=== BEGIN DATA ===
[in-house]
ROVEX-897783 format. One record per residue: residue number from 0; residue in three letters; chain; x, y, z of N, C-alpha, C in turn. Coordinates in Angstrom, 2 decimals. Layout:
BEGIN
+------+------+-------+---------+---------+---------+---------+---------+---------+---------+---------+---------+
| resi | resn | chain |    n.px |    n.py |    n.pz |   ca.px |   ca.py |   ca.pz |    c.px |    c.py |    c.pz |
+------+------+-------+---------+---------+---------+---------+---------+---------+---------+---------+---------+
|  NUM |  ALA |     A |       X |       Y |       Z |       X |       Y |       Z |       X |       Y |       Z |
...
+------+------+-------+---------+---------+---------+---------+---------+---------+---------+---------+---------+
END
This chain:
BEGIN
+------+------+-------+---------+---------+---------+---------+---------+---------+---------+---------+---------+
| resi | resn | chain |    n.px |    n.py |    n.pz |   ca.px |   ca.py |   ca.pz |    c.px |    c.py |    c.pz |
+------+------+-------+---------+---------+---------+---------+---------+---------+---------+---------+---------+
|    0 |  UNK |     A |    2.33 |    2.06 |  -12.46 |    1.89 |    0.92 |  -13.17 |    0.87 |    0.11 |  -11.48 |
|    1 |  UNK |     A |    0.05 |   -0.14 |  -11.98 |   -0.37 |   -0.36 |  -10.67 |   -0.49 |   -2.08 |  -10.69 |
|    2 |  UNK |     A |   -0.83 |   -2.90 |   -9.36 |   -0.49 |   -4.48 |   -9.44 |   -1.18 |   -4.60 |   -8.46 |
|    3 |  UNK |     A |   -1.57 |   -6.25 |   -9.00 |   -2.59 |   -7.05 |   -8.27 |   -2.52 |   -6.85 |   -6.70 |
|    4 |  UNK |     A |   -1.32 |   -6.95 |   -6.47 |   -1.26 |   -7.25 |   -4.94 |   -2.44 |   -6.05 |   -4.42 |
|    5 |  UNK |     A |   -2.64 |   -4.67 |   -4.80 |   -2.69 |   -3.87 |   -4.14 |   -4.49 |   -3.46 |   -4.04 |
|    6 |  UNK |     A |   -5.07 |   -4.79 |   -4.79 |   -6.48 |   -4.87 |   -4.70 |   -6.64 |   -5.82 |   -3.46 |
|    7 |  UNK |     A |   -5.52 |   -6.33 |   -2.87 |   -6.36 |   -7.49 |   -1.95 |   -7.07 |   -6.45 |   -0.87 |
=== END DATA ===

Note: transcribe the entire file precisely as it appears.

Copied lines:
[in-house]
ROVEX-897783 format. One record per residue: residue number from 0; residue in three letters; chain; x, y, z of N, C-alpha, C in turn. Coordinates in Angstrom, 2 decimals. Layout:
BEGIN
+------+------+-------+---------+---------+---------+---------+---------+---------+---------+---------+---------+
| resi | resn | chain |    n.px |    n.py |    n.pz |   ca.px |   ca.py |   ca.pz |    c.px |    c.py |    c.pz |
+------+------+-------+---------+---------+---------+---------+---------+---------+---------+---------+---------+
|  NUM |  ALA |     A |       X |       Y |       Z |       X |       Y |       Z |       X |       Y |       Z |
...
+------+------+-------+---------+---------+---------+---------+---------+---------+---------+---------+---------+
END
This chain:
BEGIN
+------+------+-------+---------+---------+---------+---------+---------+---------+---------+---------+---------+
| resi | resn | chain |    n.px |    n.py |    n.pz |   ca.px |   ca.py |   ca.pz |    c.px |    c.py |    c.pz |
+------+------+-------+---------+---------+---------+---------+---------+---------+---------+---------+---------+
|    0 |  UNK |     A |    2.33 |    2.06 |  -12.46 |    1.89 |    0.92 |  -13.17 |    0.87 |    0.11 |  -11.48 |
|    1 |  UNK |     A |    0.05 |   -0.14 |  -11.98 |   -0.37 |   -0.36 |  -10.67 |   -0.49 |   -2.08 |  -10.69 |
|    2 |  UNK |     A |   -0.83 |   -2.90 |   -9.36 |   -0.49 |   -4.48 |   -9.44 |   -1.18 |   -4.60 |   -8.46 |
|    3 |  UNK |     A |   -1.57 |   -6.25 |   -9.00 |   -2.59 |   -7.05 |   -8.27 |   -2.52 |   -6.85 |   -6.70 |
|    4 |  UNK |     A |   -1.32 |   -6.95 |   -6.47 |   -1.26 |   -7.25 |   -4.94 |   -2.44 |   -6.05 |   -4.42 |
|    5 |  UNK |     A |   -2.64 |   -4.67 |   -4.80 |   -2.69 |   -3.87 |   -4.14 |   -4.49 |   -3.46 |   -4.04 |
|    6 |  UNK |     A |   -5.07 |   -4.79 |   -4.79 |   -6.48 |   -4.87 |   -4.70 |   -6.64 |   -5.82 |   -3.46 |
|    7 |  UNK |     A |   -5.52 |   -6.33 |   -2.87 |   -6.36 |   -7.49 |   -1.95 |   -7.07 |   -6.45 |   -0.87 |